Dayton VA still accepting donations for veterans

Veteran Jack Farris is surprised on his 100th birthday at the Dayton VA. CONTRIBUTED
Caption
Veteran Jack Farris is surprised on his 100th birthday at the Dayton VA. CONTRIBUTED

Since 1938, when Nov. 11 became a national holiday, Veterans Day has been paying tribute to all American veterans, living or dead, with special appreciation to those living veterans who have served their country honorably during war or peacetime.

It’s a great time to honor the veterans in our community who may have needs we can help fulfill.

Did you know that Dayton Veterans Administration Center is one of the original three “Soldiers’ Homes” established in March of 1865, one month before the Civil War ended by President Abraham Lincoln? The Dayton VA is a state-of-the-art teaching facility that has been serving veterans for 154 years. The first patient was accepted in 1867.

The facility provides a full range of health care services through medical, surgical, mental health (inpatient and outpatient), home and community health programs, geriatric (nursing home), physical medicine and therapy services, neurology, oncology, dentistry, and hospice.

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In recent years the Veterans Health Administration (VHA) has opened several community-based outpatient clinics (CBOC’S), established telemedicine, vet centers, and suicide prevention hotlines, and developed other services to accommodate a diverse and ever-changing veteran population.

The organization now operates one of the largest healthcare systems in the world and provides training for a majority of America’s medical, nursing, and allied health professionals, with roughly 60% of all medical residents obtaining a portion of their training at VA hospitals throughout the country. It’s involved with the medical research and innovation that will help improve lives.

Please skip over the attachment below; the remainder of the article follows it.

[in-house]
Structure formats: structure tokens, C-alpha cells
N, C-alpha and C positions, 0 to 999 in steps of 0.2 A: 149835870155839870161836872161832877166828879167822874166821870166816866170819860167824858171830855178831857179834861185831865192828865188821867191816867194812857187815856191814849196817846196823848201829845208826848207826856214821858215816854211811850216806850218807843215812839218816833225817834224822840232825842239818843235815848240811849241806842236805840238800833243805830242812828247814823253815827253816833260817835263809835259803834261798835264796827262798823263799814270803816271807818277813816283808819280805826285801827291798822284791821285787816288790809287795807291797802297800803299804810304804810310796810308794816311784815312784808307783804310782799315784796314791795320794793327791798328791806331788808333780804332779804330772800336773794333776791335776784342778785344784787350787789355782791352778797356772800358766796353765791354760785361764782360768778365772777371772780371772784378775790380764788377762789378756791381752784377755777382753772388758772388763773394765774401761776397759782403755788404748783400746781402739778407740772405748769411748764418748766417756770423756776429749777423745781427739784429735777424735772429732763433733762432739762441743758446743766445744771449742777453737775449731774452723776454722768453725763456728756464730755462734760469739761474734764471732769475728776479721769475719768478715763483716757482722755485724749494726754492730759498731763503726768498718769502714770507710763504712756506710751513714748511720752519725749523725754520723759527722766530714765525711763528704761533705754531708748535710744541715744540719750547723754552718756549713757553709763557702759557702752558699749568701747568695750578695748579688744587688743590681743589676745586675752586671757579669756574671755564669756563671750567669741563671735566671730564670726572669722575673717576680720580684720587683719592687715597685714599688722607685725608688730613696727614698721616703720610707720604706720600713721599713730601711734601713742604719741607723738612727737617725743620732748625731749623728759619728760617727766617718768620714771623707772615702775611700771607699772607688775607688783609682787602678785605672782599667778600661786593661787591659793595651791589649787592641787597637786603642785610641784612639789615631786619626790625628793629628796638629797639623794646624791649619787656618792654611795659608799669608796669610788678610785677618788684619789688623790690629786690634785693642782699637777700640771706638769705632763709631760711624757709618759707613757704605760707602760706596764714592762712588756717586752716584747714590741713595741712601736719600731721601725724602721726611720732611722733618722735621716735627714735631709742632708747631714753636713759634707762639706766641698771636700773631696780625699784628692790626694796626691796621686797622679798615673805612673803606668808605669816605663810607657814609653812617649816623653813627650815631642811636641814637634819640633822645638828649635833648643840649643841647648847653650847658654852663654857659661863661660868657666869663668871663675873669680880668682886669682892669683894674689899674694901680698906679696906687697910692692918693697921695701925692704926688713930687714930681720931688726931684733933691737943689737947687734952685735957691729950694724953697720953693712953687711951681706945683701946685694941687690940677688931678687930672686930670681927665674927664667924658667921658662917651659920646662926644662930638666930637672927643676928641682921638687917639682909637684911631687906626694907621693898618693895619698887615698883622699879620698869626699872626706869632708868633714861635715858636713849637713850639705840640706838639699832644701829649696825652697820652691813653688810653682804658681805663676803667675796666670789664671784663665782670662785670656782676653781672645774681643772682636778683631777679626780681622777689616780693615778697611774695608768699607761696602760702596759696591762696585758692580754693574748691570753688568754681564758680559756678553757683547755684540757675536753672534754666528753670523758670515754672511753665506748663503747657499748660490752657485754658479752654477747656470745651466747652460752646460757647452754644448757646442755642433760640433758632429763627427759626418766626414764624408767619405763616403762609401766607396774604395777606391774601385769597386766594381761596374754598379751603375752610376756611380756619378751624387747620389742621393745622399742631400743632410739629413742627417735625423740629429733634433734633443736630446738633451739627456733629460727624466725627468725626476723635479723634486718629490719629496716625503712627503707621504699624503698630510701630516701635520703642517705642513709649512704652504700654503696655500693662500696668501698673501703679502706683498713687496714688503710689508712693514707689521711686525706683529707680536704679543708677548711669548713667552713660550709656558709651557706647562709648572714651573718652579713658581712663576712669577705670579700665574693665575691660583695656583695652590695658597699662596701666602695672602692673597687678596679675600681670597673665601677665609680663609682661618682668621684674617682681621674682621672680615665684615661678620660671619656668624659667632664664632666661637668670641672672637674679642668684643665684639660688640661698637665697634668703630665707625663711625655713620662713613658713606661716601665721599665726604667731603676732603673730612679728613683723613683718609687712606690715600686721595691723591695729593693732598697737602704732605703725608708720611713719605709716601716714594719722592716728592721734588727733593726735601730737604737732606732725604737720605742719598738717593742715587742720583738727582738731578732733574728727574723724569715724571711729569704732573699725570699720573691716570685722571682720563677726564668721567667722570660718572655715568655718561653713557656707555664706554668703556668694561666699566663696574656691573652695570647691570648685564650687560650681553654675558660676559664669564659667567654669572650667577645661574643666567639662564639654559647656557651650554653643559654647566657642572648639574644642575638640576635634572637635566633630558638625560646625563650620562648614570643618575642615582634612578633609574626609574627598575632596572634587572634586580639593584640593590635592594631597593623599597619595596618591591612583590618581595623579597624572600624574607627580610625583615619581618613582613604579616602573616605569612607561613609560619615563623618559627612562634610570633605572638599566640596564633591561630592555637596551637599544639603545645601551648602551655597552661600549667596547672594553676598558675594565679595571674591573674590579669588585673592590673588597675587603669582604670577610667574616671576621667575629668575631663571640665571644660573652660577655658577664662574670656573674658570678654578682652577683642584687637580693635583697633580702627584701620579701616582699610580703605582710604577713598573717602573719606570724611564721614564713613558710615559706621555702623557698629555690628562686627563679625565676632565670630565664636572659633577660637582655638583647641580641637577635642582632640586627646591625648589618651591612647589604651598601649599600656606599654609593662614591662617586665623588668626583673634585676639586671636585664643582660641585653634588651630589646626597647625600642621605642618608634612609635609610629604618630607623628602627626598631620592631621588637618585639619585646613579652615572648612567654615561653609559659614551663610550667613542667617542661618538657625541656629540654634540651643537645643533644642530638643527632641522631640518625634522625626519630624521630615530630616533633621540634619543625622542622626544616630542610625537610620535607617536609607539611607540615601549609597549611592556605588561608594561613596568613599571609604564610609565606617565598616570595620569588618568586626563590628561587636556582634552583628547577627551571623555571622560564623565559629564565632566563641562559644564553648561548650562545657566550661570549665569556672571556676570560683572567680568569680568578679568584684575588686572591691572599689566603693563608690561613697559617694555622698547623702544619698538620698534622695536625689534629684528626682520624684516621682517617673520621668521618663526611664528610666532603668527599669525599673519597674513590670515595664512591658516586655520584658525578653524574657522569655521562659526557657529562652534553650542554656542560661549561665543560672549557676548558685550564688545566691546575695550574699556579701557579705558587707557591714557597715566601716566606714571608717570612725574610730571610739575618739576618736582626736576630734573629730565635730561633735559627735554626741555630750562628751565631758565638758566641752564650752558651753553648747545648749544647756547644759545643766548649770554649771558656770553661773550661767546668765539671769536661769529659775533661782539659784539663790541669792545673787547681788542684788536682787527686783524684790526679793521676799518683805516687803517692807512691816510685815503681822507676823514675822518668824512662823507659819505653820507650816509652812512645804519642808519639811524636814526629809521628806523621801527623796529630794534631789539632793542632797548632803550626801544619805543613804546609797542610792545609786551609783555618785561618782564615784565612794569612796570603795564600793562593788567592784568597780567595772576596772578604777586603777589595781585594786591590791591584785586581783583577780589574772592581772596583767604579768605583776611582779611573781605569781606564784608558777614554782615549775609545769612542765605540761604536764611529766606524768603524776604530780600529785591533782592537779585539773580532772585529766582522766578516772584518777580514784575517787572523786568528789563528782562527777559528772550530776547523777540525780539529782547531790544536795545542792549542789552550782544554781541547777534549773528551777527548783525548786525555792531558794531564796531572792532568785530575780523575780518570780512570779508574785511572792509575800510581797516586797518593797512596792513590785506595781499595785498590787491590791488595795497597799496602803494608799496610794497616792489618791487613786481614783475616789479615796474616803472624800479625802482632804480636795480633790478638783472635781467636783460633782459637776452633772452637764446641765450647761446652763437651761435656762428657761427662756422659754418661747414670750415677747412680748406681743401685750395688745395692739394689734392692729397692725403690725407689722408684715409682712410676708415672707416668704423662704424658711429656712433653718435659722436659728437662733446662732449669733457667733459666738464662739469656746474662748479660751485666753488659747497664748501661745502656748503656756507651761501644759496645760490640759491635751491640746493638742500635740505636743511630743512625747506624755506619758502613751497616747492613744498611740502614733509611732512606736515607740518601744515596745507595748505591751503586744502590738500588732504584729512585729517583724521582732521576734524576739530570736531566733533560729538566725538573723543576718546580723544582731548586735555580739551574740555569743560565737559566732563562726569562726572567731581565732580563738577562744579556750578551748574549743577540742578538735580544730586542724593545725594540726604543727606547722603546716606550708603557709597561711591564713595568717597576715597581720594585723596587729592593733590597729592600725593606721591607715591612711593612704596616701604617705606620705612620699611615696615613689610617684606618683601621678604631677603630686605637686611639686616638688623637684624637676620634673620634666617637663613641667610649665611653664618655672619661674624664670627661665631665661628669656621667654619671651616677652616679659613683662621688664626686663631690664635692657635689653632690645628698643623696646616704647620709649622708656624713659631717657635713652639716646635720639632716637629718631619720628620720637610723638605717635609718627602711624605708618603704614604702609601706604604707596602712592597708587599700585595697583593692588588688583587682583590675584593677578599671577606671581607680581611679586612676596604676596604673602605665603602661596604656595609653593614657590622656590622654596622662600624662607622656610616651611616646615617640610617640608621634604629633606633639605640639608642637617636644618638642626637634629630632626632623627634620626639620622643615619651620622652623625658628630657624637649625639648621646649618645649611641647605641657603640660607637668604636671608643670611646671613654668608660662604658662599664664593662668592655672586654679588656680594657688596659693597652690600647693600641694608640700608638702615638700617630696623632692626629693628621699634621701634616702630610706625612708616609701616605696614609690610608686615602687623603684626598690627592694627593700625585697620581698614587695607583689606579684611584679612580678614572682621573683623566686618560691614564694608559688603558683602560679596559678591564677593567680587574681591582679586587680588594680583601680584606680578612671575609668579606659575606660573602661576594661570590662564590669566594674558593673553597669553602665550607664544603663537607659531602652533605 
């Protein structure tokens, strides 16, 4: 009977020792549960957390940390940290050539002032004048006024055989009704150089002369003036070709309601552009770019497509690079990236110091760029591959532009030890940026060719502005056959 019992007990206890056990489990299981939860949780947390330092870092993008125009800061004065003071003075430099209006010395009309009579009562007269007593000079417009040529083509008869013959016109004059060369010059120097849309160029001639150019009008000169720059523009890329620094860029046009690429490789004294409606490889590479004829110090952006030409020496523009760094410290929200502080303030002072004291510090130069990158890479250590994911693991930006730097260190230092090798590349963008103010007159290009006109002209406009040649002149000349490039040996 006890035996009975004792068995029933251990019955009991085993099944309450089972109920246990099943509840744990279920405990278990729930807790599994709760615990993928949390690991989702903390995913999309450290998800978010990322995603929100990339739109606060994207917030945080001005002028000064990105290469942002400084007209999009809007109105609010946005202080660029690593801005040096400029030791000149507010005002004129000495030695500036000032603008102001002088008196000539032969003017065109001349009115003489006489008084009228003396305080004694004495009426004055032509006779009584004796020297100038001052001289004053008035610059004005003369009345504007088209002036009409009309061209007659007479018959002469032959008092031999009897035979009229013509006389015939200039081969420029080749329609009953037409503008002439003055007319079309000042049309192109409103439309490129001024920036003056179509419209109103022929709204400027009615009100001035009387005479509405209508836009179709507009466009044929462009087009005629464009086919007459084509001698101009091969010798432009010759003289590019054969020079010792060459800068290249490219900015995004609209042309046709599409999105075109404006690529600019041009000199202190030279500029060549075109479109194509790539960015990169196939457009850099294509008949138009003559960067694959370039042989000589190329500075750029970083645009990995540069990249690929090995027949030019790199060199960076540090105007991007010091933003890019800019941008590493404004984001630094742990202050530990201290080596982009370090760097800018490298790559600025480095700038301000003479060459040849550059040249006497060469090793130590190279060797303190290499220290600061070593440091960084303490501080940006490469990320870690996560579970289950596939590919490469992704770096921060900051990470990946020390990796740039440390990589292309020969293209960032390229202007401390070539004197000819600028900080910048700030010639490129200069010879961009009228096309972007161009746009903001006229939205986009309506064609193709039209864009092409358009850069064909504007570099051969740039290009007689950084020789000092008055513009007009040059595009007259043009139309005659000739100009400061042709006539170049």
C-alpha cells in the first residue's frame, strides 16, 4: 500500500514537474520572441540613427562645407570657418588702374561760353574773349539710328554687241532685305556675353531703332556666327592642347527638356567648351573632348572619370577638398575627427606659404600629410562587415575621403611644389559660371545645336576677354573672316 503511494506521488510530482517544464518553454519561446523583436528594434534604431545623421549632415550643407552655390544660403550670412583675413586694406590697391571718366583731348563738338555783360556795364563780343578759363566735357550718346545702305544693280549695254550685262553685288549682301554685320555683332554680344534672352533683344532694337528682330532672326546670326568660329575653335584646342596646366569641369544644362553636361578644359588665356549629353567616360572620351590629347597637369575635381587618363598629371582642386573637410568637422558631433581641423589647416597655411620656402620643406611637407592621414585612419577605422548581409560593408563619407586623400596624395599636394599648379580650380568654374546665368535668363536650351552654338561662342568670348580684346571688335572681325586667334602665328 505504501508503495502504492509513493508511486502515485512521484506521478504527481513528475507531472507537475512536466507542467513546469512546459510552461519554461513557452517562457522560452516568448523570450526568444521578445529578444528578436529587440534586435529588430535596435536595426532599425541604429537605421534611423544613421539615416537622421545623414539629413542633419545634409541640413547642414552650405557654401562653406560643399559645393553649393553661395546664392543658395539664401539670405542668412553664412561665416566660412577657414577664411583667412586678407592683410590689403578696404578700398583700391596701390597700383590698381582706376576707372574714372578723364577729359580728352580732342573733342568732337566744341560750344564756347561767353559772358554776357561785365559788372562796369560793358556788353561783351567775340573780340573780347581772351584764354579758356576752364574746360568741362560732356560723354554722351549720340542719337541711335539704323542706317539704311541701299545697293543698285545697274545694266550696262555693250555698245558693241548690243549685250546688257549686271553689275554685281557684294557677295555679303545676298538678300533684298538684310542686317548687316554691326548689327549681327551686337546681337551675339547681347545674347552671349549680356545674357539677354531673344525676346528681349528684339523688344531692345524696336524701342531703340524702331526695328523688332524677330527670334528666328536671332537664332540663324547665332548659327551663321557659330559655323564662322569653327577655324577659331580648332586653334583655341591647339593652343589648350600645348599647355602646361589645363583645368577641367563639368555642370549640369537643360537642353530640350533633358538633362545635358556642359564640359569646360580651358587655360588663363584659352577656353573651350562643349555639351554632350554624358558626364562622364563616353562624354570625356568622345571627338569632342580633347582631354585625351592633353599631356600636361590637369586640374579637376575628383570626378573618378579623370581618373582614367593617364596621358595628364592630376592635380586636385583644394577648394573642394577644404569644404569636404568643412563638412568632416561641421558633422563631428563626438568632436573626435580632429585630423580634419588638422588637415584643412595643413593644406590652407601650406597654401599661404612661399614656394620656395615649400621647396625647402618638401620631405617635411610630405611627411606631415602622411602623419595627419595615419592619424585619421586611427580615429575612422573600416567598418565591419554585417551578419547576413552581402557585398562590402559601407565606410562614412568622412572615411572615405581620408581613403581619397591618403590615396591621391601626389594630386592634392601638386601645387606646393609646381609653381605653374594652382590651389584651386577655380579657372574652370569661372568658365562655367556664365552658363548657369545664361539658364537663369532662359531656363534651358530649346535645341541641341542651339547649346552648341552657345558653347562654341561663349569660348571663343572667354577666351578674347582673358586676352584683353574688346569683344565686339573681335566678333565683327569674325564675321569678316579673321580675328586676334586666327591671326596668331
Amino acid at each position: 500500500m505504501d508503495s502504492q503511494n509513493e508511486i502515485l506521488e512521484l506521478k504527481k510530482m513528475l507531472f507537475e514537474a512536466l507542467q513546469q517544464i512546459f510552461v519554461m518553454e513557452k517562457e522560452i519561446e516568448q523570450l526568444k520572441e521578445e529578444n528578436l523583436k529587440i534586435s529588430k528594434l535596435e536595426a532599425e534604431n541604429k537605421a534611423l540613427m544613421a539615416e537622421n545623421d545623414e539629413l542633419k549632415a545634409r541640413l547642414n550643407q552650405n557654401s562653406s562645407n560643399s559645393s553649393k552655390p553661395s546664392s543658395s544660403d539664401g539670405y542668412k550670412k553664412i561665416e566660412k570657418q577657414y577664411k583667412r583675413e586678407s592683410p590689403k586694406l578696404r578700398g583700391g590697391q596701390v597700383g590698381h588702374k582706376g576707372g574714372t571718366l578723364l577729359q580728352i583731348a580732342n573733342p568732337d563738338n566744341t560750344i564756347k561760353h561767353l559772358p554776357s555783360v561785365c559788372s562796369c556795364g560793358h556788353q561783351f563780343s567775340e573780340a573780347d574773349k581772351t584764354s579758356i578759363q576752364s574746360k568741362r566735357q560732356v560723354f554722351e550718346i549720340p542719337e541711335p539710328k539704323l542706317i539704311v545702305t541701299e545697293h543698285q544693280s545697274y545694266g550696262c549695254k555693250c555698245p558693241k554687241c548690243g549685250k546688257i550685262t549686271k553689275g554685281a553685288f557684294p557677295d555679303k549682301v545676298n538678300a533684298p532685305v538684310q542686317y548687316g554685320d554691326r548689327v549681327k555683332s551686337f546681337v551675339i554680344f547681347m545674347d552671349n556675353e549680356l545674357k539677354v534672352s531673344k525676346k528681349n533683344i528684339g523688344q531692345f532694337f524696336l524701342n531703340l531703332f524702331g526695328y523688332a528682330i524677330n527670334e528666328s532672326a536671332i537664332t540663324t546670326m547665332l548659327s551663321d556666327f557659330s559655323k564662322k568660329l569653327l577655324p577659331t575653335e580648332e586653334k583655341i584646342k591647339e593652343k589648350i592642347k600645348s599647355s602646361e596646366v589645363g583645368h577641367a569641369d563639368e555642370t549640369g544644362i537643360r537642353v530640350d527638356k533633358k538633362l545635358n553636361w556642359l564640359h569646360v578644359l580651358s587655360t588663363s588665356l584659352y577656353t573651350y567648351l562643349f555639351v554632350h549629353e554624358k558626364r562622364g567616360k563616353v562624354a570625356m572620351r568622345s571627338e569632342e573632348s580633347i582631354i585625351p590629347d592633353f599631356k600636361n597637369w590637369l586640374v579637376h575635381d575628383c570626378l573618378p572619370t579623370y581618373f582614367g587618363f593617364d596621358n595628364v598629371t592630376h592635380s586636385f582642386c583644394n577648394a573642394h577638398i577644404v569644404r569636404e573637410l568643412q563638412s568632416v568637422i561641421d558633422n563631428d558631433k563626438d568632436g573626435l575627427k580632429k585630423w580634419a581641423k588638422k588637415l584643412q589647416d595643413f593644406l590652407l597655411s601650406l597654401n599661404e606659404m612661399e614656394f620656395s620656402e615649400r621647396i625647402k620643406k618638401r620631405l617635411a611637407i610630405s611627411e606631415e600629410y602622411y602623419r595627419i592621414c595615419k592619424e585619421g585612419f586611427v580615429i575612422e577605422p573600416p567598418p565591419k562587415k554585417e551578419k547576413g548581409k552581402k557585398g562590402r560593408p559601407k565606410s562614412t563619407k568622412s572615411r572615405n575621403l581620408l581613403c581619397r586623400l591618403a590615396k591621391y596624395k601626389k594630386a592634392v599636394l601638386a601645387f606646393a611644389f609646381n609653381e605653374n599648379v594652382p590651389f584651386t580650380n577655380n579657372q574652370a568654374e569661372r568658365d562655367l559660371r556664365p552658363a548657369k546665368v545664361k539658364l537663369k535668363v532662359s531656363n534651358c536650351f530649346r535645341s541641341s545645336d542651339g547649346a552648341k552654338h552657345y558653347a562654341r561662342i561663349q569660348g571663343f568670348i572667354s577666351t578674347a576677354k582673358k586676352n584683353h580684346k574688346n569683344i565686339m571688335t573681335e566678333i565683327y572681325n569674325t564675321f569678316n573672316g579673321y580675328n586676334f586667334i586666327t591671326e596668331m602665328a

According to Ryan Pleasants, the VA’s Chief of Voluntary Service, there are many needs that our veterans have that would not be met if not for the help of a volunteer team and donations that are received throughout the year.

“Our volunteers are dedicated and generous people who give of themselves and ask for nothing in return,” says Pleasants. “The assistance they offer and the donations they provide to our veterans are greatly appreciated by the VA staff and by the veterans who receive the much-needed help.”

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Dayton VA currently serves more than 40,000 veterans and 215 inpatients in and around the Miami Valley

He says our readers can be of great help. “As the winter months are upon us, the needs of our veterans increase and change. Many are homeless, hungry and cold, without the necessities needed to get them through the tough winter months. We are looking for donations to help them make it through another winter season,” said Pleasants.

Here’s what they can use, new items are preferred:

  • Warm hats
  • Gloves,
  • Coats (L-XXXL)
  • Shoes (9-13)
  • Winter socks,
  • Underwear
  • Thermal underwear(L-XXXL)
  • Electric razors
  • Crayola marker packs
  • Crayon packs
  • Adult coloring books.

Donations can be coordinated for delivery at the VA, 4100 West Third St. in Dayton. You’re asked to call 937-262-2162.

Monetary donations are always appreciated and can be sent to:

Dayton VA Medical Center

Attention Voluntary Service (135)

4100 West Third Street

Dayton, Ohio 45428

For more information: www.dayton.va.gov/giving

MAKE A DIFFERENCE

Meredith Moss writes about Dayton-area nonprofit organizations and their specific needs. If your group has a wish list it would like to share with our readers, contact Meredith: meredith.moss@coxinc.com.

Please include a daytime phone number and a photo that reflects your group’s mission.

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